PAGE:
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Columbia for English?


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Does anyone have info, tips, advise, warnings, anecdotes, or anything of the kind concerning Columbia's English program, its faculty members, or the grad students there? I'd particularly love to hear from current grad students. How do you like it at Columbia?

 

I was admitted and will most likely accept their offer, but I still really wanna know the dirt. 

 

Thank you in advance! 

 

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I wanna know the dirt on how you got accepted ; ) ...but seriously, is there anything you could share about your profile that you think made you particularly competitive? I'm just curious how people get accepted to these big name places. Columbia was my number 1 choice, and sadly I didn't make the cut. 

 

Sorry to hijack your thread. You're welcome to just ignore me ; )

 

Edit: sorry, I just noticed that people were discussing this in a different thread, so if you answered there then no worries. 

Edited by BunnyWantsaPhD
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I wanna know the dirt on how you got accepted ; ) ...but seriously, is there anything you could share about your profile that you think made you particularly competitive? I'm just curious how people get accepted to these big name places. Columbia was my number 1 choice, and sadly I didn't make the cut. 

 

Sorry to hijack your thread. You're welcome to just ignore me ; )

 

Edit: sorry, I just noticed that people were discussing this in a different thread, so if you answered there then no worries. 

 

LOL no worries at all! No I didn't answer there (I'll check it out now, though). In reply to your question, I'm not quite sure since I haven't met personally with any of my POIs, or attended open houses yet. My POI at the CUNY grad center did complement my writing.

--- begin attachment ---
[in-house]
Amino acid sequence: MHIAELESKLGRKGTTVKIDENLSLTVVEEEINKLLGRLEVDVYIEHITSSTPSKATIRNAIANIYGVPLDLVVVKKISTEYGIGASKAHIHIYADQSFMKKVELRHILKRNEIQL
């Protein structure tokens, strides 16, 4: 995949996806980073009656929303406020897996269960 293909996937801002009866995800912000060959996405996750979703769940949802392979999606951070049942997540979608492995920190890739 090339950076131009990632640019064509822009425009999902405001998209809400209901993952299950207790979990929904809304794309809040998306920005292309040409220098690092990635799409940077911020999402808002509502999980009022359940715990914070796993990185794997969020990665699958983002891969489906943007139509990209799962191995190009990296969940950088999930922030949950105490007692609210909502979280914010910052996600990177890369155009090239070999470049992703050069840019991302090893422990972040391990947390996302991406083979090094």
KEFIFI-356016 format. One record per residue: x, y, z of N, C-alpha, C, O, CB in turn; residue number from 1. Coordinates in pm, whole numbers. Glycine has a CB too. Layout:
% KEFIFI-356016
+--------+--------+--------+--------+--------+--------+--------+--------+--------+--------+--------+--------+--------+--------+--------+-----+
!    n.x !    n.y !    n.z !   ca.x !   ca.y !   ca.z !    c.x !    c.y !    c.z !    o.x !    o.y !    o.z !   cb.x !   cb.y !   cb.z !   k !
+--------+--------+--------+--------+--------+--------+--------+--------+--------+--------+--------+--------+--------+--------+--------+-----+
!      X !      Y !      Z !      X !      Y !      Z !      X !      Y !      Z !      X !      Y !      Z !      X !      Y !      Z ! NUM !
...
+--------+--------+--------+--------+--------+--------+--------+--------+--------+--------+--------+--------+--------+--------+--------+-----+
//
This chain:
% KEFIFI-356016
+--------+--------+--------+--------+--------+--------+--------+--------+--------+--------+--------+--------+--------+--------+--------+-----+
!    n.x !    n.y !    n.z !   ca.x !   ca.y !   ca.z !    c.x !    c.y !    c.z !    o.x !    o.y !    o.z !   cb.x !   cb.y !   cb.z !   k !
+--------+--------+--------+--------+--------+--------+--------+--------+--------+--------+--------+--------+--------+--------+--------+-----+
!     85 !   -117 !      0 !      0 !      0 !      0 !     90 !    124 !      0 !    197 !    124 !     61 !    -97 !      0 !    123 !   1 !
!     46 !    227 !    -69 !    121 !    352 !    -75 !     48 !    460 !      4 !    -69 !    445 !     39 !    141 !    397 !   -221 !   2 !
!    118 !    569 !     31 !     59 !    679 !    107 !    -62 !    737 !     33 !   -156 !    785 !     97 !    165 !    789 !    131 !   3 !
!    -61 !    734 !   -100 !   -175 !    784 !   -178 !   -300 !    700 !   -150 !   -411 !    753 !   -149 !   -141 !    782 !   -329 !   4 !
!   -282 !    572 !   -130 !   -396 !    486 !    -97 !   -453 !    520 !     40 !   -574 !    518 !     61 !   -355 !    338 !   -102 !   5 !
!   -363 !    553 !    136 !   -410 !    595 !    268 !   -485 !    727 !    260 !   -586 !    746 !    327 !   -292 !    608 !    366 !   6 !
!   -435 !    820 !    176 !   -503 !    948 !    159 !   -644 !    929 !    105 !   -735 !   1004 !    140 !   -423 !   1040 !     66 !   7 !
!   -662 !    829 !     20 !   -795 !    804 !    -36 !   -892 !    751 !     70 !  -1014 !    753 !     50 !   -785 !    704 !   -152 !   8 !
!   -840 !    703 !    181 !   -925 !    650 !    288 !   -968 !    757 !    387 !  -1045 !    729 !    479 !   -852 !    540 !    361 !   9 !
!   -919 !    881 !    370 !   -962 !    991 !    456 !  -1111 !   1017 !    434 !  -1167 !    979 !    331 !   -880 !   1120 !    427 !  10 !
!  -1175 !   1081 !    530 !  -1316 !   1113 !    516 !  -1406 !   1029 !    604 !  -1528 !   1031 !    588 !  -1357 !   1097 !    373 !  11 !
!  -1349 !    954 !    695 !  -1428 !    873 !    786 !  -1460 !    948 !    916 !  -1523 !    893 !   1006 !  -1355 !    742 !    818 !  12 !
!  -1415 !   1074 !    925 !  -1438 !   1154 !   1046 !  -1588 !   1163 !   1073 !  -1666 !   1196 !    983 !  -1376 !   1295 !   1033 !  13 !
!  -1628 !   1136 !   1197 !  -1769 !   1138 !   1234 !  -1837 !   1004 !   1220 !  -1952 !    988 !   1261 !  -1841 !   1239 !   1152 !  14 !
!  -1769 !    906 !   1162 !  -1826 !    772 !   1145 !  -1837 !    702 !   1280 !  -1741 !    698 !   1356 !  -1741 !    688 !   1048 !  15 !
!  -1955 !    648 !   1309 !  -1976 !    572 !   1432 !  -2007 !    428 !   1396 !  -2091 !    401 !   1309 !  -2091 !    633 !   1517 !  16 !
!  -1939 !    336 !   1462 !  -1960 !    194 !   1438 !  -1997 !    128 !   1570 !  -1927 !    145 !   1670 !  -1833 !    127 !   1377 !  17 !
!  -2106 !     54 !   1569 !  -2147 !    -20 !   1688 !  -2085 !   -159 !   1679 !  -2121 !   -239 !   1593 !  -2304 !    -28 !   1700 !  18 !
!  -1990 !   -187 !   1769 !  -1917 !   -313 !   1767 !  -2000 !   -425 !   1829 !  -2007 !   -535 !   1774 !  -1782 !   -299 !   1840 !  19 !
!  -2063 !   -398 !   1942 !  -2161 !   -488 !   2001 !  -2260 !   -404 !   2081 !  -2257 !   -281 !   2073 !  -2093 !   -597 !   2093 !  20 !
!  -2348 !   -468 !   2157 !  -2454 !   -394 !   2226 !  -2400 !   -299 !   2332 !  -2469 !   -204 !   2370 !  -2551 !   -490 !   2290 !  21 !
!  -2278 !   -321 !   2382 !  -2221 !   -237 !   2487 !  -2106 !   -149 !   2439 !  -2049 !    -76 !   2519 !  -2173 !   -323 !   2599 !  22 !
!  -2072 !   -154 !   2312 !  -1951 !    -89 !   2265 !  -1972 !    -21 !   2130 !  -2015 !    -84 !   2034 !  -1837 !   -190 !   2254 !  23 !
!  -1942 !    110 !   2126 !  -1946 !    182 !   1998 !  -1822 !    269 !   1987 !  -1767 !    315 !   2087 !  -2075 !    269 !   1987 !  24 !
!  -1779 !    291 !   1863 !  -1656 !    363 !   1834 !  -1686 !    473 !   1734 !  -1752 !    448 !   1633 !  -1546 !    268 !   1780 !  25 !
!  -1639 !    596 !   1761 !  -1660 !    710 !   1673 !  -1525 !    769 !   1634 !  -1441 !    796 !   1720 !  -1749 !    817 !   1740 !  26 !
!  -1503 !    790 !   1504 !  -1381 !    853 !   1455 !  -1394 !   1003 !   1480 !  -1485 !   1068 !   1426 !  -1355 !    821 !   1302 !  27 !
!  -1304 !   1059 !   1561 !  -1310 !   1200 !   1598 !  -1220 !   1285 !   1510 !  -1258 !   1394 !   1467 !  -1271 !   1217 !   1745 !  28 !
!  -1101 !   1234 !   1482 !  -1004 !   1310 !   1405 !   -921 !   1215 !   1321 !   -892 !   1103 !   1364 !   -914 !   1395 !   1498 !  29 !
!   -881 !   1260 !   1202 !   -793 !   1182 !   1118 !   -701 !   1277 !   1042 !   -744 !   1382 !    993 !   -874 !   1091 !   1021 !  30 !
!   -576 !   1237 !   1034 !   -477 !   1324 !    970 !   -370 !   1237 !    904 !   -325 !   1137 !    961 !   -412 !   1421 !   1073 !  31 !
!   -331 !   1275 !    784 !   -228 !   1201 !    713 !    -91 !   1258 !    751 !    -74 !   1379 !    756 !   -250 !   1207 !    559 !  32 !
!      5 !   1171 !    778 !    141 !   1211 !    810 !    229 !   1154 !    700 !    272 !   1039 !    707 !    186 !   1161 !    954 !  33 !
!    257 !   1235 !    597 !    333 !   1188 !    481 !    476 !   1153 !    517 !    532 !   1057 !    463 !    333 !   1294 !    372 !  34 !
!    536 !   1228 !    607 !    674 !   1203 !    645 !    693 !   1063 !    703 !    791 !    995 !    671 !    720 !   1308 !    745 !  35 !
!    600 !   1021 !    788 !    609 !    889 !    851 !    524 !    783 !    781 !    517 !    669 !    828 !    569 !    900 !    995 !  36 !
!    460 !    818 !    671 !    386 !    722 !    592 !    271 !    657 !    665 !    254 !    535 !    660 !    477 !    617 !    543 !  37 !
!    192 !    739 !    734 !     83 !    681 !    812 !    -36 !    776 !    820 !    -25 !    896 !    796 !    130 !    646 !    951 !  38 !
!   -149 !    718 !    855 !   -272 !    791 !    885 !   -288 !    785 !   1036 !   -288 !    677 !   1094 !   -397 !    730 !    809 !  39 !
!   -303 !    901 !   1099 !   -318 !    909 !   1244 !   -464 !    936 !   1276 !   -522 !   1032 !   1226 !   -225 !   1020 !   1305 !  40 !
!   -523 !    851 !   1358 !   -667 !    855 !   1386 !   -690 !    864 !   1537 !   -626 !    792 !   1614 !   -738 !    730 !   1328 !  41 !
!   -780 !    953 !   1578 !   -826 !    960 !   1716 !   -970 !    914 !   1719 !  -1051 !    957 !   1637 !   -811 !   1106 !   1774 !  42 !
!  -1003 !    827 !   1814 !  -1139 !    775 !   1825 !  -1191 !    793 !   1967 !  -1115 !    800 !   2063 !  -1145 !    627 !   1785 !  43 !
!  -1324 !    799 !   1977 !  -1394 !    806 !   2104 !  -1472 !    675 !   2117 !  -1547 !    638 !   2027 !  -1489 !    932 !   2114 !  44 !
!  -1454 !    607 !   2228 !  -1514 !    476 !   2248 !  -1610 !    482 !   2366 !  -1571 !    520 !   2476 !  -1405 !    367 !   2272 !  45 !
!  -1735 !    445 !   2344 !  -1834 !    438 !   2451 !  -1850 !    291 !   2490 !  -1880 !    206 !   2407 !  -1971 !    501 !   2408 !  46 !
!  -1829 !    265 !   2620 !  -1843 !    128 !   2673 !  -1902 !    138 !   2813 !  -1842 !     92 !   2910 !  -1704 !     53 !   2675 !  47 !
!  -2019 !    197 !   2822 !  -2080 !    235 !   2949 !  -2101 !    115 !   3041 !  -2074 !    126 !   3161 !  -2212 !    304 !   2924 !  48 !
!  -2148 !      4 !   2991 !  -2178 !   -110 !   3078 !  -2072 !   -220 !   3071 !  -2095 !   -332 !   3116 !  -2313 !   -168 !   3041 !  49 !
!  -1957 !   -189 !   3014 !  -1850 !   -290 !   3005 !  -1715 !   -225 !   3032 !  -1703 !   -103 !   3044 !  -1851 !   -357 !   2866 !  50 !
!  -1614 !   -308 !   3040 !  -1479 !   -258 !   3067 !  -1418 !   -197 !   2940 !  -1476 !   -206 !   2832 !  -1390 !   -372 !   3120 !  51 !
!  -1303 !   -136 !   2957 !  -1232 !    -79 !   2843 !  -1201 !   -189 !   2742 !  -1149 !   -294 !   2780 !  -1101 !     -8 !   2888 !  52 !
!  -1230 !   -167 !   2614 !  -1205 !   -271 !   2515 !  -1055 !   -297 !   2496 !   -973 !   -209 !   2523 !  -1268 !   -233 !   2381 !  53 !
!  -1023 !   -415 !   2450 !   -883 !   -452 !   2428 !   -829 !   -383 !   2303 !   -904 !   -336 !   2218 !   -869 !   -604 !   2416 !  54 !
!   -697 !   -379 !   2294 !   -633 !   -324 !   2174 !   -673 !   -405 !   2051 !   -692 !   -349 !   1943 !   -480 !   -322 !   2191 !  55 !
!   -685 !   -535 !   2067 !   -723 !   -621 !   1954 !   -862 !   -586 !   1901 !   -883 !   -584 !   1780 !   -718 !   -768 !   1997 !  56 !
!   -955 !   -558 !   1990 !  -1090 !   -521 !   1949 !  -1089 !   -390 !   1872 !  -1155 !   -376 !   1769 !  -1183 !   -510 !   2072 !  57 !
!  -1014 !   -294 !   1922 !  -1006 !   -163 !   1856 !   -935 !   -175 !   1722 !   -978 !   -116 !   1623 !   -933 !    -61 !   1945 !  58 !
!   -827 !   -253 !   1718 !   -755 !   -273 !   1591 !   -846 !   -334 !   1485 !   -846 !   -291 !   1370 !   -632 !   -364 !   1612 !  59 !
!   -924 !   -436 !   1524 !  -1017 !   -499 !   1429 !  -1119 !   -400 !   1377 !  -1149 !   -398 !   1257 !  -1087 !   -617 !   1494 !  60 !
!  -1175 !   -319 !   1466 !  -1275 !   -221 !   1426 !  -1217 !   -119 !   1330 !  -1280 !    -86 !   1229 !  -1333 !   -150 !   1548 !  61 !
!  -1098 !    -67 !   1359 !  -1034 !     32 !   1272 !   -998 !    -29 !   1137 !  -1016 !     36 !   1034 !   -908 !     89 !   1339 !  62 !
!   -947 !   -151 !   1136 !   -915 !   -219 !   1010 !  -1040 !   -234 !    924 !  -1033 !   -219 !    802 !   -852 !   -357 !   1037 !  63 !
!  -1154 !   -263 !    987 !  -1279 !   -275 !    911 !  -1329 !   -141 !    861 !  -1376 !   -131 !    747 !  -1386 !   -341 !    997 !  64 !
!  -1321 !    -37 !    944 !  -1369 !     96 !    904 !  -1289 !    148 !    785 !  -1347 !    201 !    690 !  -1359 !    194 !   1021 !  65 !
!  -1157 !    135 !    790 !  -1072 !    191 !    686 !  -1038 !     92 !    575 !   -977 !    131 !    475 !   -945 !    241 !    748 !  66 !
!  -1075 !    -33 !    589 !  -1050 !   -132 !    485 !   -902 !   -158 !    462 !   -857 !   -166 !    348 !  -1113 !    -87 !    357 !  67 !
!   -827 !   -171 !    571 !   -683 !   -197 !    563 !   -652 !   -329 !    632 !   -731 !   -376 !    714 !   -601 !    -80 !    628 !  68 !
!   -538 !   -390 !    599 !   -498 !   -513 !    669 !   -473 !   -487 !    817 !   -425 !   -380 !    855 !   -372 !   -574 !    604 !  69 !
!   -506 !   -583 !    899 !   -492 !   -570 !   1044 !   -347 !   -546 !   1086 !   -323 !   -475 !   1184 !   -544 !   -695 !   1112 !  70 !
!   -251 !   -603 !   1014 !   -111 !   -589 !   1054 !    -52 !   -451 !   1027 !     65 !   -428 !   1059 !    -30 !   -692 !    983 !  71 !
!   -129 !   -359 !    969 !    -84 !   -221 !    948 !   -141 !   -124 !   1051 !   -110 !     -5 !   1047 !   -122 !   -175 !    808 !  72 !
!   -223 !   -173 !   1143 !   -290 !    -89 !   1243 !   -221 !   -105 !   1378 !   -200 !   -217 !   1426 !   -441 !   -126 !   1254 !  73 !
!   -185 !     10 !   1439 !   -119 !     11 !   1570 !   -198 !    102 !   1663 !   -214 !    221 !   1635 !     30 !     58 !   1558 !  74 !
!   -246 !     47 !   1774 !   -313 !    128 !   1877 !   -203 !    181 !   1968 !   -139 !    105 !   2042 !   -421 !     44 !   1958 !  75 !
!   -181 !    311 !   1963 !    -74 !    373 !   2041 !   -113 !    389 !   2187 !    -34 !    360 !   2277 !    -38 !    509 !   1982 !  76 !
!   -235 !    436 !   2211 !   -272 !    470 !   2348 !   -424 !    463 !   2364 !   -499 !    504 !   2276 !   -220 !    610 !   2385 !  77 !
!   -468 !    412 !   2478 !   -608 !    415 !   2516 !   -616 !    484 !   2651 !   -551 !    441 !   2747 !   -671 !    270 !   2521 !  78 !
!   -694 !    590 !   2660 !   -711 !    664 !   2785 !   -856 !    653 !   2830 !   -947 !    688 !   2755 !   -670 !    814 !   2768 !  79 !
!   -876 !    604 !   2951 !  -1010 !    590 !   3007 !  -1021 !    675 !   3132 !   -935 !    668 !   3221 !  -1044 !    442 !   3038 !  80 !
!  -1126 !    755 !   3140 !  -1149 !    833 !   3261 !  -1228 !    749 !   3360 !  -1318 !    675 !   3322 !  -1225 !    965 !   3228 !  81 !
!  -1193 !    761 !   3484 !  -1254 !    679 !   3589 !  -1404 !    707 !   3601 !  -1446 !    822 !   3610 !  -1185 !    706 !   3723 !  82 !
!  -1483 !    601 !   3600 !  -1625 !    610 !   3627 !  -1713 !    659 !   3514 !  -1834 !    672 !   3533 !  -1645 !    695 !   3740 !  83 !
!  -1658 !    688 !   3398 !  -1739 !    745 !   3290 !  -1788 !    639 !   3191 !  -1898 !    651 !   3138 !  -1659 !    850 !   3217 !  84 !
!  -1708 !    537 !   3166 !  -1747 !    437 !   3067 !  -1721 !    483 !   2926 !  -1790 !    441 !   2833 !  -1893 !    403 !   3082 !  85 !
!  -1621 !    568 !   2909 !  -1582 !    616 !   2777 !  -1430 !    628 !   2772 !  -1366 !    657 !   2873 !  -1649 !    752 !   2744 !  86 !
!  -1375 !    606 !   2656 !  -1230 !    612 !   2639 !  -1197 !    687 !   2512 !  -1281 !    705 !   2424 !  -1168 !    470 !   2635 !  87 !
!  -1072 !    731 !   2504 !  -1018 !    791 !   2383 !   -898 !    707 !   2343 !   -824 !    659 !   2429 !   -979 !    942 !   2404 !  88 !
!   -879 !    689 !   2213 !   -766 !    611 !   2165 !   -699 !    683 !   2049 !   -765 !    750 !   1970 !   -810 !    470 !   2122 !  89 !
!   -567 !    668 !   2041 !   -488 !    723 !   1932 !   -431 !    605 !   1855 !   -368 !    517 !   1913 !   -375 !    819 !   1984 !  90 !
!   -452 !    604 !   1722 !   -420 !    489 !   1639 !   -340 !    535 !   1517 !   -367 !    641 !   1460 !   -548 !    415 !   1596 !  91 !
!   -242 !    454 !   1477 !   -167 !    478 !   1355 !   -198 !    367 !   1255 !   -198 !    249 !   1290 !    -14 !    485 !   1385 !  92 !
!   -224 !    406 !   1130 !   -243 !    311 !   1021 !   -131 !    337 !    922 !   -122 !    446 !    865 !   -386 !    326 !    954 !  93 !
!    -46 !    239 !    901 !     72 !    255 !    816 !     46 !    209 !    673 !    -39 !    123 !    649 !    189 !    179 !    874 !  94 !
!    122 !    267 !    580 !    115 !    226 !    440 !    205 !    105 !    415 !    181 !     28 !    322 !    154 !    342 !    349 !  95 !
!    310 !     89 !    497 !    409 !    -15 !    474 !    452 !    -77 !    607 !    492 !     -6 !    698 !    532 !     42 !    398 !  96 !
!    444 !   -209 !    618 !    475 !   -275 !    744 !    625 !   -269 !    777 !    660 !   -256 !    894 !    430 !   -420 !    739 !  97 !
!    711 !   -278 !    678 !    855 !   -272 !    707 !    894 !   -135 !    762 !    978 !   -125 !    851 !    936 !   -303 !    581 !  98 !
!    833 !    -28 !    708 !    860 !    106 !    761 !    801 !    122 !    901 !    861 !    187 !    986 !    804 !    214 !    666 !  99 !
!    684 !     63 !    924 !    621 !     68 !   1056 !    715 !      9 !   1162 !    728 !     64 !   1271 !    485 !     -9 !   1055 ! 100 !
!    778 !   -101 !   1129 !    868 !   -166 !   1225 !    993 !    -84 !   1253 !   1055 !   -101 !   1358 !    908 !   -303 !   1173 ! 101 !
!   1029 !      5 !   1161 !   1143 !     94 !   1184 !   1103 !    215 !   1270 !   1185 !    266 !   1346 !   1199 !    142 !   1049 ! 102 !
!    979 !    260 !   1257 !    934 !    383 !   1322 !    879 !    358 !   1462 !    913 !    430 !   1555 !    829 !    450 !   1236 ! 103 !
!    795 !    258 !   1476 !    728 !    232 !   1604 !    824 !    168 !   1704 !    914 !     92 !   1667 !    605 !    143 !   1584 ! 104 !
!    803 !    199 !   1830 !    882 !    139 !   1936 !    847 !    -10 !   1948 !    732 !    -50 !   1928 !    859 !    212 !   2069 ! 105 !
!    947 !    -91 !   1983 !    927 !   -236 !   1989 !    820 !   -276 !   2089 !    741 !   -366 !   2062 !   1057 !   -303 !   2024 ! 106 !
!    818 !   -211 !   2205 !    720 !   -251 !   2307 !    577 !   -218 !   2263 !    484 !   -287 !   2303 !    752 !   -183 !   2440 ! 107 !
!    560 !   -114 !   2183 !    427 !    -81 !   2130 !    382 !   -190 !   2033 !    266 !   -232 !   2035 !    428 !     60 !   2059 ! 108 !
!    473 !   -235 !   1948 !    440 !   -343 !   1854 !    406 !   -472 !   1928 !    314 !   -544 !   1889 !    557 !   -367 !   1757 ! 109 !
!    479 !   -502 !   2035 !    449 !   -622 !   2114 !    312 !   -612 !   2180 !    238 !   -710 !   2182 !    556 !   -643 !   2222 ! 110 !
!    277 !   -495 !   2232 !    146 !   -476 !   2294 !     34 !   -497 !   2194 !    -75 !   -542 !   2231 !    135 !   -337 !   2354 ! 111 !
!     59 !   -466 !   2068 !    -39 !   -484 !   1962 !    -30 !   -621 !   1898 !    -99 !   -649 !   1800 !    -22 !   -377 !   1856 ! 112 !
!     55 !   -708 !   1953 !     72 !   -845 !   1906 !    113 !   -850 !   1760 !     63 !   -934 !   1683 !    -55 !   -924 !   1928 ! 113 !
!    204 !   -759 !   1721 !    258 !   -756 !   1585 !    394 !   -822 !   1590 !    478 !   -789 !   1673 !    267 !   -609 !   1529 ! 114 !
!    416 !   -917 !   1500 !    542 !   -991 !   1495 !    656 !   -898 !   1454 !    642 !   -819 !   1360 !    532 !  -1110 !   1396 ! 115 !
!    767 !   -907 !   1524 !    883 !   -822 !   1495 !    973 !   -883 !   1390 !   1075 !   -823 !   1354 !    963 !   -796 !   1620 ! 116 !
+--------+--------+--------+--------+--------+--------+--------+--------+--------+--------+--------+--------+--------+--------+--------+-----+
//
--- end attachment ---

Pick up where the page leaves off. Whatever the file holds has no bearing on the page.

I guess if I had to think of things that made me competitive I'd say that:

 

1) I participated in two summer research program, so I gained a decent amount of independent research experience. Also, both of those programs required me to present my research in conferences, so I had that experience as well.

 

2) Per the advice of a couple of my undergraduate mentors, I tried very hard to show a wide range of research interests while at the same time showing that I was focused and committed to a particular field. I don't know if this makes sense, but what I mean is that though I specialize in the X Century and in a particular type of literature within that century, I nonetheless tried to show in my SoP that I could relate those interests to more relevant, contemporary topics.

 

3) I had amazing recommendation letters. I really do think these are very important. 

 

Also, I gotta say that my GRE scores were not the best. My verbal score was so so, my quant score was pitiful, and my English subject score was atrocious (I am not exaggerating here). So I don't think GRE scores matter as much as we think they do.  

 

 

Sorry to hijack this as well, but do you know if they're still making decisions? I haven't heard, and I know they've given out acceptances and a bunch of rejections, so perhaps I'm wait listed? also: CONGRATS!!!!

 

No problem, and thank you! I am fairly certain that they've made their decisions. My undergraduate mentor knows someone at Columbia and she told me this year's English cohort would be extremely small (I could update you with the actual size once I visit next week). But yeah, if you haven't received any word from them then maybe you are on the wait list!! Maybe you could call them at this point?